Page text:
10 Bible Translation Projects to Be Launched in Countries With 'Severe' Christian Persecution

Egyptian Christian
An Egyptian Christian reads an Arabic prayer book during Sunday mass at Saint Mary Church in the heavily populated area of Imbaba in Cairo, June 17, 2012. |

At least 10 new Bible translation projects will be launched in countries where Christians are highly persecuted, one of the world's leading Bible translation organizations has announced.

Wycliffe Associates, which partners with churches and Bible translators around the world to bring the Gospel into new languages, announced in a press release this week that at least 10 new translation projects will be launched within the next 30 days in a region of the world "where conversion to Christianity is punishable by death."

The Wycliffe Associates press release doesn't indicate what specific region in the world the the translation projects will take place — most likely due to security concerns. It further notes that nationals of the region will be doing the translation work since the organization can't send Westerners to the region for prolonged periods of time "because Christians are hunted down, and vigilantes can sweep into an area without notice."

"Yes, it's dangerous," Wycliffe Associates CEO Bruce Smith, said in a statement. "But so many people still have never seen God's Word in their own heart language. We don't know how long we have to train national translators before they'll be on the run."

In order to assist national translators without putting the lives of Westerners in danger, Wycliff will utilize a revolutionary Bible translation strategy that will allow translators to complete a draft of the New Testament in as fast as a year.

The strategy, which is called Mobilized Assistance Supporting Translation (MAST), reduces the time it takes translators to produce an accurate translation into their languages. In the beginning of a new translation project, translators are trained on how to use MAST.

"Our breakthrough MAST strategy is accelerating Bible translation beyond anything we could have imagined, even a couple of years ago," Smith explained. "It's not Westerners going into remote areas — it's nationals being equipped to translate God's Word themselves."

Wycliffe Associates also equips the translators with technological tools that allow translators to work simultaneously and share information. Additionally, the translators are provided technology that allows them to work without being detected and while on the run.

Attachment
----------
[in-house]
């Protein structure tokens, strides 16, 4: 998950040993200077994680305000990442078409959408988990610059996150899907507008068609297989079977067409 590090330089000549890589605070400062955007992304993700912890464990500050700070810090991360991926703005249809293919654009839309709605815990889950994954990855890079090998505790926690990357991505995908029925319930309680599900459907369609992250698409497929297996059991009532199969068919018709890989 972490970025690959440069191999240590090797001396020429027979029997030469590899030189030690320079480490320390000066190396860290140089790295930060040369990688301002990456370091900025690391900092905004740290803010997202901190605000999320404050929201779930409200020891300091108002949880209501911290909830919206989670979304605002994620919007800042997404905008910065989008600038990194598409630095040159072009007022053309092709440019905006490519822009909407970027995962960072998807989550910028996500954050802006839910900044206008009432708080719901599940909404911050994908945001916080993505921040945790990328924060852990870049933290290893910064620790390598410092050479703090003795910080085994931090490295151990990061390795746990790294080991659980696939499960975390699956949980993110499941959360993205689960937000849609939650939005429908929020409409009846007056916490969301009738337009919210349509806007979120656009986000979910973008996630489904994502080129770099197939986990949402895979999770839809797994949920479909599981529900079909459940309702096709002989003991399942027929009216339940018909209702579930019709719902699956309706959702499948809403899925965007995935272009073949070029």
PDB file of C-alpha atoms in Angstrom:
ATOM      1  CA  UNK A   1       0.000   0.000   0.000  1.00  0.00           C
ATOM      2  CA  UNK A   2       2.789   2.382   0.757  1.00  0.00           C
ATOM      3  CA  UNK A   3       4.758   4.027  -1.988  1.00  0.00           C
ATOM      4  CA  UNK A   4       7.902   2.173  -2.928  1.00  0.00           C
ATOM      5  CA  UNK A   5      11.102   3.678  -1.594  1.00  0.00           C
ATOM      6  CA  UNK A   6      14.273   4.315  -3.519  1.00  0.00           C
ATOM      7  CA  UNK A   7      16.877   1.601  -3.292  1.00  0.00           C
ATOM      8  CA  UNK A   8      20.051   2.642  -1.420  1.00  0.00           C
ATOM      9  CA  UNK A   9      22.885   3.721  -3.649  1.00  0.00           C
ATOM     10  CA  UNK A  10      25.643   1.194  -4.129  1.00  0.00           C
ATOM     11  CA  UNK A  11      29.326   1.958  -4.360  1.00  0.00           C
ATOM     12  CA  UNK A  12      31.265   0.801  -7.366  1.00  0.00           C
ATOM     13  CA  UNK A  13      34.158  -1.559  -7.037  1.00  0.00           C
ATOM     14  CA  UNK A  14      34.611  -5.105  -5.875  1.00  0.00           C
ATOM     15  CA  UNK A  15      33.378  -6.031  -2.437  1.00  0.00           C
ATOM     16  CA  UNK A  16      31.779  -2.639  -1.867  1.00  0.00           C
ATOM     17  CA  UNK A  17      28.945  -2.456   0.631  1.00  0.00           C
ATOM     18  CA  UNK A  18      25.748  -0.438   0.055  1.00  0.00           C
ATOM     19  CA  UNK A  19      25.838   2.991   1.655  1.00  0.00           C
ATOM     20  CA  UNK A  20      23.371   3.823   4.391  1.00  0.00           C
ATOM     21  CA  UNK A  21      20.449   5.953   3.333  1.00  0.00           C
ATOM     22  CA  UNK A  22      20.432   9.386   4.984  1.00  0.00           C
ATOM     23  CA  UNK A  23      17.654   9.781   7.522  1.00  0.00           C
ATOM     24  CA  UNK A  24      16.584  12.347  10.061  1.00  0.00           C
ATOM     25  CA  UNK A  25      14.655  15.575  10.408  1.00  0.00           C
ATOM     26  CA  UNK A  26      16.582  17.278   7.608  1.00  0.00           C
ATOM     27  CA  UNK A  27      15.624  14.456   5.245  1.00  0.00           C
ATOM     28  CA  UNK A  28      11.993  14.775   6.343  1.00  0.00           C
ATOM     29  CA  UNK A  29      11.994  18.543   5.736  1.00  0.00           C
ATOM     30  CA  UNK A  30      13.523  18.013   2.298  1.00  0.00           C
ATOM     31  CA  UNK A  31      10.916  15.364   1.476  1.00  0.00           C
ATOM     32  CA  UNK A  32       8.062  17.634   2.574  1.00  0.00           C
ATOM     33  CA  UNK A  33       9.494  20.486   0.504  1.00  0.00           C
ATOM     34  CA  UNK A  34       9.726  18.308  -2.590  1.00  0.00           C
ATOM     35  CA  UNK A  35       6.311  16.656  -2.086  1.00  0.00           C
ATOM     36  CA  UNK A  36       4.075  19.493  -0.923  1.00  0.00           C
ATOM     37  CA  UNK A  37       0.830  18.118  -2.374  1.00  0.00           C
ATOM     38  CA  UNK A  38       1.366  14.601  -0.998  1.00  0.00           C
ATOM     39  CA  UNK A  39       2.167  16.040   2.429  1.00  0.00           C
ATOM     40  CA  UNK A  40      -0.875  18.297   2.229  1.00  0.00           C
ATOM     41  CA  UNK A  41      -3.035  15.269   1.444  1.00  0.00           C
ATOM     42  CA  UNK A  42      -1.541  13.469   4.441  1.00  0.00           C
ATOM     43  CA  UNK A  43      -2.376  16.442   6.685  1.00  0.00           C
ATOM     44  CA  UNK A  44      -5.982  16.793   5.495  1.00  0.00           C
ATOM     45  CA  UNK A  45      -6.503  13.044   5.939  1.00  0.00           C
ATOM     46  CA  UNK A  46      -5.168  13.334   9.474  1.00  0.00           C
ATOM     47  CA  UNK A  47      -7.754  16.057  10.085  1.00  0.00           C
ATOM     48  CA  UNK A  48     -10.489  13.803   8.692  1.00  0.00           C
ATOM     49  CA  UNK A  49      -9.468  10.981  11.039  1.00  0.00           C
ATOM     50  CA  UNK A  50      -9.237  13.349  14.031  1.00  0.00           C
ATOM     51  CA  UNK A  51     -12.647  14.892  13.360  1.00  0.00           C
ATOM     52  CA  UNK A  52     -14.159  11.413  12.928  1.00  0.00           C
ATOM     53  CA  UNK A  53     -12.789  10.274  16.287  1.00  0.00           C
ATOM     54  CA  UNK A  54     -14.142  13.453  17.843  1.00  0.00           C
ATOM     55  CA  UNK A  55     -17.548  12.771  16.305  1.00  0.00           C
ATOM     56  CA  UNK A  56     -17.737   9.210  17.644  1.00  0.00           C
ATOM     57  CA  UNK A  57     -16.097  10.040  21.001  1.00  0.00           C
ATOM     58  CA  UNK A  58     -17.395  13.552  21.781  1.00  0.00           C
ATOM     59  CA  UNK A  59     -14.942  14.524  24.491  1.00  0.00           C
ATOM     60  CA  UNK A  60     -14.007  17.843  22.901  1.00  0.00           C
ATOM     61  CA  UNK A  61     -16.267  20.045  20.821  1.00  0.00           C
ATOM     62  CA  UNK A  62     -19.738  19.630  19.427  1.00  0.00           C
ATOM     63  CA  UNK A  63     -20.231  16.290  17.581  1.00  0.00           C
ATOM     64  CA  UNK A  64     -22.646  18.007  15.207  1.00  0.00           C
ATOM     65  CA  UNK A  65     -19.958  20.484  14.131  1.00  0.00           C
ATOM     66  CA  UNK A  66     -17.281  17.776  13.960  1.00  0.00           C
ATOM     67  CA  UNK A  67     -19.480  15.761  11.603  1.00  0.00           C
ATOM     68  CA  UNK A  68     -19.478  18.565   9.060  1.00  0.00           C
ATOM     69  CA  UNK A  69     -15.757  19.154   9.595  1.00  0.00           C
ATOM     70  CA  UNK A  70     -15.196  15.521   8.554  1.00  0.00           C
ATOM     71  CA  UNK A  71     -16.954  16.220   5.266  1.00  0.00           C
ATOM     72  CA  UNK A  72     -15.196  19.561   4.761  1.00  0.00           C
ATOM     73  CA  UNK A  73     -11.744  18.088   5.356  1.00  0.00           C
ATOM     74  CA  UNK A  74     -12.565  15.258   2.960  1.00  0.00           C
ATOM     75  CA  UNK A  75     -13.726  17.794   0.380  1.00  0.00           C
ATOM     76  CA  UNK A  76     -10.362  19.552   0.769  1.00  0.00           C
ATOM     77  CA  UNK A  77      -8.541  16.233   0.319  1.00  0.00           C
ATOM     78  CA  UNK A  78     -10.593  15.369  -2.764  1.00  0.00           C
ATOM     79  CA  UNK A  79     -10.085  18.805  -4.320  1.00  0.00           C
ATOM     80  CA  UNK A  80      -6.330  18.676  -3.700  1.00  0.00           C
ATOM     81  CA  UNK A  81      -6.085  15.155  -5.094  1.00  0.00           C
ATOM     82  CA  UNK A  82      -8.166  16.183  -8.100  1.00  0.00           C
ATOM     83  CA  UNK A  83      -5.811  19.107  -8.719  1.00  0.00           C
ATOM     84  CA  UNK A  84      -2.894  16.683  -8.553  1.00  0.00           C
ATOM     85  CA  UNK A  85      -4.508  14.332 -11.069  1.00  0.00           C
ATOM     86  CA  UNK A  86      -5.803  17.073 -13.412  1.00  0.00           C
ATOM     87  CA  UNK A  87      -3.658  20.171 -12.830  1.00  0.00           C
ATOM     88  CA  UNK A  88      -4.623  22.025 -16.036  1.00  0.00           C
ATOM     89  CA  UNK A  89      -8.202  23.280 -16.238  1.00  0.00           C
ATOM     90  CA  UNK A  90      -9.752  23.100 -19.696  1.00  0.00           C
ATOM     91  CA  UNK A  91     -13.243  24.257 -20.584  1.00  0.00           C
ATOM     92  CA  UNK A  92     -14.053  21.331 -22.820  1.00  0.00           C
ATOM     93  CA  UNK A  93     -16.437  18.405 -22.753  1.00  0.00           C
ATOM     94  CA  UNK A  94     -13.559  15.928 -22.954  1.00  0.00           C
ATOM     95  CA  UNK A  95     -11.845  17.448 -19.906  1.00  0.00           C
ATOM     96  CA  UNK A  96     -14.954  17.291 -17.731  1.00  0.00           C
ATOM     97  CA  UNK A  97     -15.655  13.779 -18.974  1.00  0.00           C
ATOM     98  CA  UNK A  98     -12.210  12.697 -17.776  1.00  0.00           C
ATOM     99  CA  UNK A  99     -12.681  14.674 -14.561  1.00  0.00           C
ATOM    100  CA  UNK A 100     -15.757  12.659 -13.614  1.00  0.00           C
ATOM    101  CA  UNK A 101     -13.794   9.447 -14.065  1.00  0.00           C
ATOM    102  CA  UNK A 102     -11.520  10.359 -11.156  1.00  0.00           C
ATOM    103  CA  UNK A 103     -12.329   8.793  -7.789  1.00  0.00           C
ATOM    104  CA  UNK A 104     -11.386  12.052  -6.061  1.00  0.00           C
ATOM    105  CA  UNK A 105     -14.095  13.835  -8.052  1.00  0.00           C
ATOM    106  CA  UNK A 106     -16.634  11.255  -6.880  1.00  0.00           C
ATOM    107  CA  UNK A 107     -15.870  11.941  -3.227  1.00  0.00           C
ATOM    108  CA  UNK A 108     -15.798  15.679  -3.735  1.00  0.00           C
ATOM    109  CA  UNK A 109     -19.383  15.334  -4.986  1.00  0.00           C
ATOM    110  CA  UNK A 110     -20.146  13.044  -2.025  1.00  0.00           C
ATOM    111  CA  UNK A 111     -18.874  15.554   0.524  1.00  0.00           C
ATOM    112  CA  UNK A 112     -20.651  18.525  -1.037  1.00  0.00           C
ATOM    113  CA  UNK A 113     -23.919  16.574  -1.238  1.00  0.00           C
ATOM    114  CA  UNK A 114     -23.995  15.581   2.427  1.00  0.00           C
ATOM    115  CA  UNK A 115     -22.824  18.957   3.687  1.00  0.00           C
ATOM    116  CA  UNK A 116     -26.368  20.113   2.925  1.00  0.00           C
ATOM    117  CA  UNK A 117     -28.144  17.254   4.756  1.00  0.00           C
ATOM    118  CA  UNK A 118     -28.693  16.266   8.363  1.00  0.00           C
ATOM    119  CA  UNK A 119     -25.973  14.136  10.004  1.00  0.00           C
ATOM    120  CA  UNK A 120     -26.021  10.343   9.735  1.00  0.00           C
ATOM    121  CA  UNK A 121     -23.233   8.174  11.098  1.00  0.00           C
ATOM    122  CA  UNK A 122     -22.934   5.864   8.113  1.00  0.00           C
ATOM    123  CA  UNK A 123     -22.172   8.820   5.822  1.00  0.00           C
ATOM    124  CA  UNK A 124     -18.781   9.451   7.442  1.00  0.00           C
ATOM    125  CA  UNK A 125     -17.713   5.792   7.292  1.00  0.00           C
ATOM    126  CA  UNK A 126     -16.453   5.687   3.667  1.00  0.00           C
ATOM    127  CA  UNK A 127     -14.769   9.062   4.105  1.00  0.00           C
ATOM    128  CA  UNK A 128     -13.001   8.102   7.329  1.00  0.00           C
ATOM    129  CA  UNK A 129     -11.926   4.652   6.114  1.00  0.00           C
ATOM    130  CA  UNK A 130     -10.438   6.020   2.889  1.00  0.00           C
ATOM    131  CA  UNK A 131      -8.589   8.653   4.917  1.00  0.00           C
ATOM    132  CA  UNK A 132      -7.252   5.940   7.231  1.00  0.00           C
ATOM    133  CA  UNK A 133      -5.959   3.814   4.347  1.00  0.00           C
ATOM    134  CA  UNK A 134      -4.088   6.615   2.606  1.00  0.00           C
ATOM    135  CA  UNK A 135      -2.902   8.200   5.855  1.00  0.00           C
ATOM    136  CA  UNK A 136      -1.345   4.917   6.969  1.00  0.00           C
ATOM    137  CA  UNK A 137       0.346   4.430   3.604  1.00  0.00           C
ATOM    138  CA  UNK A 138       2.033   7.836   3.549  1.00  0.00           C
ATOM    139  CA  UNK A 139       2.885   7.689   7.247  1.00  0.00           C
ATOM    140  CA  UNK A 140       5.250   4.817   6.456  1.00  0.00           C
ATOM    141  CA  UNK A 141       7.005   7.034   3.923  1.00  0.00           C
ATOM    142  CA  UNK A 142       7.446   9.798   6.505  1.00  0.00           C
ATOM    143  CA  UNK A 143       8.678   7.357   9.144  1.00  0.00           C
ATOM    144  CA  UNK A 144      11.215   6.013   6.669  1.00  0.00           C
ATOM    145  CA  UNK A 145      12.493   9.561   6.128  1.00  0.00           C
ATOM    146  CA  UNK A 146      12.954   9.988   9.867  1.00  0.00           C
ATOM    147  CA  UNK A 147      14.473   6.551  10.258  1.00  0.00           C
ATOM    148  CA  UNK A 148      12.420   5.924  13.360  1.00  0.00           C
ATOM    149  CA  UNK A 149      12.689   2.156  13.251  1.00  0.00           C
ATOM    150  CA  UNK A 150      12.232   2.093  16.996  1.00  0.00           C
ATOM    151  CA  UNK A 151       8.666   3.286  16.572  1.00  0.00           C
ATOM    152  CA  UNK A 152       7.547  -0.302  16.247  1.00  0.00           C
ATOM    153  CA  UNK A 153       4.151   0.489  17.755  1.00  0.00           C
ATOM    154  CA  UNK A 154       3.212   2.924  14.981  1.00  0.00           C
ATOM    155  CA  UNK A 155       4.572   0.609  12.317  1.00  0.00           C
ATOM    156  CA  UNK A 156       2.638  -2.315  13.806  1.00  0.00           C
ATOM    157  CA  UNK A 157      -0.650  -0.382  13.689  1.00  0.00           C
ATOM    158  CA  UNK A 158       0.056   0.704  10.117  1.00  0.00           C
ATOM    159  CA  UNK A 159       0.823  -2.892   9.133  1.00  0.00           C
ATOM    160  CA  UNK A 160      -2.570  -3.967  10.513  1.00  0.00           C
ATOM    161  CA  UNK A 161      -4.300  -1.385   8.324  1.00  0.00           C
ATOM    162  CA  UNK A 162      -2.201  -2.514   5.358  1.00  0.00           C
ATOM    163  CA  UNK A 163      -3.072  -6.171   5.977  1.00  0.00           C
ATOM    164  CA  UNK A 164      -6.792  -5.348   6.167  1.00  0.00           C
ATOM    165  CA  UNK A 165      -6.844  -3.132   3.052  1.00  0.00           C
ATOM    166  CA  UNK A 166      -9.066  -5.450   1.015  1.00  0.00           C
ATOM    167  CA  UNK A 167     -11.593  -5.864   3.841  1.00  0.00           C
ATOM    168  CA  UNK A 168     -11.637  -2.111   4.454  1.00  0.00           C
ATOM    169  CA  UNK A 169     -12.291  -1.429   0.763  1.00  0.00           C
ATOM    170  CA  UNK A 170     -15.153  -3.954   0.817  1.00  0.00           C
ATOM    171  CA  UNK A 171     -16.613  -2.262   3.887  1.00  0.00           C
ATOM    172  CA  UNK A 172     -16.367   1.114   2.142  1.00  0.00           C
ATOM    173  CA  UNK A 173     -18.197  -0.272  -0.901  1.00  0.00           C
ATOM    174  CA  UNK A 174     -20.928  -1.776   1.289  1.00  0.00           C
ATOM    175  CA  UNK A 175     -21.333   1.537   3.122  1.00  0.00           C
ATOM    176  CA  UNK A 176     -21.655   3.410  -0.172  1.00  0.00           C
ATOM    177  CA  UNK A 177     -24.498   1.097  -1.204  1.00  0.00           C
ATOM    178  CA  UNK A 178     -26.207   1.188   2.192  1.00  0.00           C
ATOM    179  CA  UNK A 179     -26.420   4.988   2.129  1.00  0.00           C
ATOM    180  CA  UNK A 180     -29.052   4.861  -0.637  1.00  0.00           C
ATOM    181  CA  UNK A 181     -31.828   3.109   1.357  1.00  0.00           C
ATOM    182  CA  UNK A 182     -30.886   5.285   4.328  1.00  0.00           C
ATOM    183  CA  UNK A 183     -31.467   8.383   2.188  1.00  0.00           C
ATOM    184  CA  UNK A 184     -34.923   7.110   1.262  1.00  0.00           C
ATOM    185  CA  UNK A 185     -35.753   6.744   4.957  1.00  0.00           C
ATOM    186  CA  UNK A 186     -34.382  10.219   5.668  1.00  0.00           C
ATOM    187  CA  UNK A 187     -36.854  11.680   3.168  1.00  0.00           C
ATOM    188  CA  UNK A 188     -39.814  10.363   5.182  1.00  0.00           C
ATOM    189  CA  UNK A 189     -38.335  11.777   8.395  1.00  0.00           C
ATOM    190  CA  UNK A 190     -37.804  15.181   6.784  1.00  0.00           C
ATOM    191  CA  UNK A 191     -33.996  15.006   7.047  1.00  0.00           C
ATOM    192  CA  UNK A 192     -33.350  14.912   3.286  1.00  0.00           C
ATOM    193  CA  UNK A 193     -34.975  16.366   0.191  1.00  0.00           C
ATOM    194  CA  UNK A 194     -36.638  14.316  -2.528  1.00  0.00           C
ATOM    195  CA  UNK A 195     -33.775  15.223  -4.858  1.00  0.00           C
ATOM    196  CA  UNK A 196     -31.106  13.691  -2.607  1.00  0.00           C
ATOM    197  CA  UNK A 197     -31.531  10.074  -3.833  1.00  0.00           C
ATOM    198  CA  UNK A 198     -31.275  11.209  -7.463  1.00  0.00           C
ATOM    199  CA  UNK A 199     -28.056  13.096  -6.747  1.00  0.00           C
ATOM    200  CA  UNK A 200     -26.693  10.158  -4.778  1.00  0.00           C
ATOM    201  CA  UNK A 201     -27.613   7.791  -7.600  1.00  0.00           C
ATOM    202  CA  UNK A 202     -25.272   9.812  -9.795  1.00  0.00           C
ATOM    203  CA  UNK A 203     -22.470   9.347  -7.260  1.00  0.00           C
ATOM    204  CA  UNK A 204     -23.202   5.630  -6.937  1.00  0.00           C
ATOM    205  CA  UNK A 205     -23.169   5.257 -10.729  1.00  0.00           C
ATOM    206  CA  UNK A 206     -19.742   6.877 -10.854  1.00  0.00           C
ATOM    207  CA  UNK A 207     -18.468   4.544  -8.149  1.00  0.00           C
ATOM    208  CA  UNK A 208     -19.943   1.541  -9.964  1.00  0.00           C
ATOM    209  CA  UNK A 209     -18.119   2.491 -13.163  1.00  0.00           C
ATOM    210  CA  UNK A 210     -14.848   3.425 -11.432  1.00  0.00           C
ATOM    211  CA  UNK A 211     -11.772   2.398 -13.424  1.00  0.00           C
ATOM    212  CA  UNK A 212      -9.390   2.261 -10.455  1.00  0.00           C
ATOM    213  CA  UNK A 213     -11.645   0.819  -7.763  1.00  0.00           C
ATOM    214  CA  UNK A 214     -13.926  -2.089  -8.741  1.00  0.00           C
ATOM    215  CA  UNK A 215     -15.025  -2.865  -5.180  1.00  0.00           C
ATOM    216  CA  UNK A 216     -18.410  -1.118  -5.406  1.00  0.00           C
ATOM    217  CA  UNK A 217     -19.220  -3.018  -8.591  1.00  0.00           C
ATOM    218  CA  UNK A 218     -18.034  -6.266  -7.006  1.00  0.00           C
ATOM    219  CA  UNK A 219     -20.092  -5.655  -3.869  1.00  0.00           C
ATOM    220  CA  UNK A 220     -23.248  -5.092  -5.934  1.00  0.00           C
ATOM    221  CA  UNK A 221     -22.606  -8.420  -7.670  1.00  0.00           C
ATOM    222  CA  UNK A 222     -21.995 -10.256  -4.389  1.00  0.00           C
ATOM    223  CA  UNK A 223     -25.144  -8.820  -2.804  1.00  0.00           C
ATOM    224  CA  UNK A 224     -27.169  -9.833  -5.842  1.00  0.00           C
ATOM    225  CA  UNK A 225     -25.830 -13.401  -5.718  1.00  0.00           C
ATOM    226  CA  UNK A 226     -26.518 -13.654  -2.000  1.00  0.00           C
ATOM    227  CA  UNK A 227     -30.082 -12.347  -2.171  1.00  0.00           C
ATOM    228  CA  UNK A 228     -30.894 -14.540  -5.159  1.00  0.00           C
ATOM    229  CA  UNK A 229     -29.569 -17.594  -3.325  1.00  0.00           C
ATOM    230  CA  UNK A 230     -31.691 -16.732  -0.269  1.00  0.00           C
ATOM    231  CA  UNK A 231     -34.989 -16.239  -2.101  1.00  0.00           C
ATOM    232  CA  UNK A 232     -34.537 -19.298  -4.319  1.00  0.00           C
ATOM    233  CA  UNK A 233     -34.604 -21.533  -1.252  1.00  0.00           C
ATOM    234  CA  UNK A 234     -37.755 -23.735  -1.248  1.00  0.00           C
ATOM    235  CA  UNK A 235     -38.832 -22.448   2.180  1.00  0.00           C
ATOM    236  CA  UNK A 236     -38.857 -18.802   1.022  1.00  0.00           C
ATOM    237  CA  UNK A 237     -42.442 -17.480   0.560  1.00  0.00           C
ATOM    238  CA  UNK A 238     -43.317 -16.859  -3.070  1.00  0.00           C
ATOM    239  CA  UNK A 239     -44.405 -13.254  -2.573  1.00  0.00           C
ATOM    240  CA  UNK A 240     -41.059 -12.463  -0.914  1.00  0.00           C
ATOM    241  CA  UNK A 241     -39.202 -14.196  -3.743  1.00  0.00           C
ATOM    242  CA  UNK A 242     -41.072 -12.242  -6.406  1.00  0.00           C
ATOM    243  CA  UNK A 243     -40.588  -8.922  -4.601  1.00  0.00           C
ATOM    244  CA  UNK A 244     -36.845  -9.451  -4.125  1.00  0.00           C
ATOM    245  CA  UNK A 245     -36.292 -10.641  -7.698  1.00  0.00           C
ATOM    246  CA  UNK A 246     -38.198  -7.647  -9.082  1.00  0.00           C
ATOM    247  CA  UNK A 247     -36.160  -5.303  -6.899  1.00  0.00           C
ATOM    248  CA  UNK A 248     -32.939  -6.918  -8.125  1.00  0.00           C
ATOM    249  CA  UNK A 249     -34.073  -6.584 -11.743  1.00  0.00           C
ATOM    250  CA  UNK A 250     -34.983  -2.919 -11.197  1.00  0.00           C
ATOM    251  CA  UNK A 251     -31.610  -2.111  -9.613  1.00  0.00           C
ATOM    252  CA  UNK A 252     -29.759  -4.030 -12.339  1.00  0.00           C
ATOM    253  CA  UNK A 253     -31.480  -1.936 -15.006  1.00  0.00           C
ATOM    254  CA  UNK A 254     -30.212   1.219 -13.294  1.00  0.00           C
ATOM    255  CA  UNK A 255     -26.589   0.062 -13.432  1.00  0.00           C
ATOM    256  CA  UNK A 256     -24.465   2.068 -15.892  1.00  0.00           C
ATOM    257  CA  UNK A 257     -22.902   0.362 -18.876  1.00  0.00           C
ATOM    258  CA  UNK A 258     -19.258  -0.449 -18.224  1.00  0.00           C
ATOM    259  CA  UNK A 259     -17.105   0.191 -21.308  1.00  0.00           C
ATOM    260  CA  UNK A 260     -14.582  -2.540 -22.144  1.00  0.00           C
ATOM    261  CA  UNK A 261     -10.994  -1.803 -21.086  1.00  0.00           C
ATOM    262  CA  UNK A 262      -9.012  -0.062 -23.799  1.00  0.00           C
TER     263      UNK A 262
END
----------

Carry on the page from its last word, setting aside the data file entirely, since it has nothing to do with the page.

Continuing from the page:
As the 2016 Open Doors World Watch List finds that more Christians around the world are being killed for their faith more than ever before, extremist violence has been a hindrance on Bible translation efforts in the past. According to the release, some translators have been forced to evacuate their homes and suspend translation work due to rising threats of persecution.

"They have no one to support them in their work because it's dangerous for outsiders," Smith explained.

Despite the threats of violence, Wycliffe Associates and its associates will not be deterred from spreading the Gospel.

Including the ten projects that Wycliffe Associates plans to launch within the next month, the Orlando-based organization aims to launch a total of 80 translation projections in hostile areas of the world and is currently raising about $400,000 to reach that goal.

"These Christians are crying out for translator training," Smith said. "Their people long for God's Word in the language of their heart. The MAST strategy will mean a whole new day for them."

The Christian Post reached out to Smith for additional comment, but he was unavailable for interview before press time. 

Contact: <ahref="">, @IamSamSmith (Twitter)

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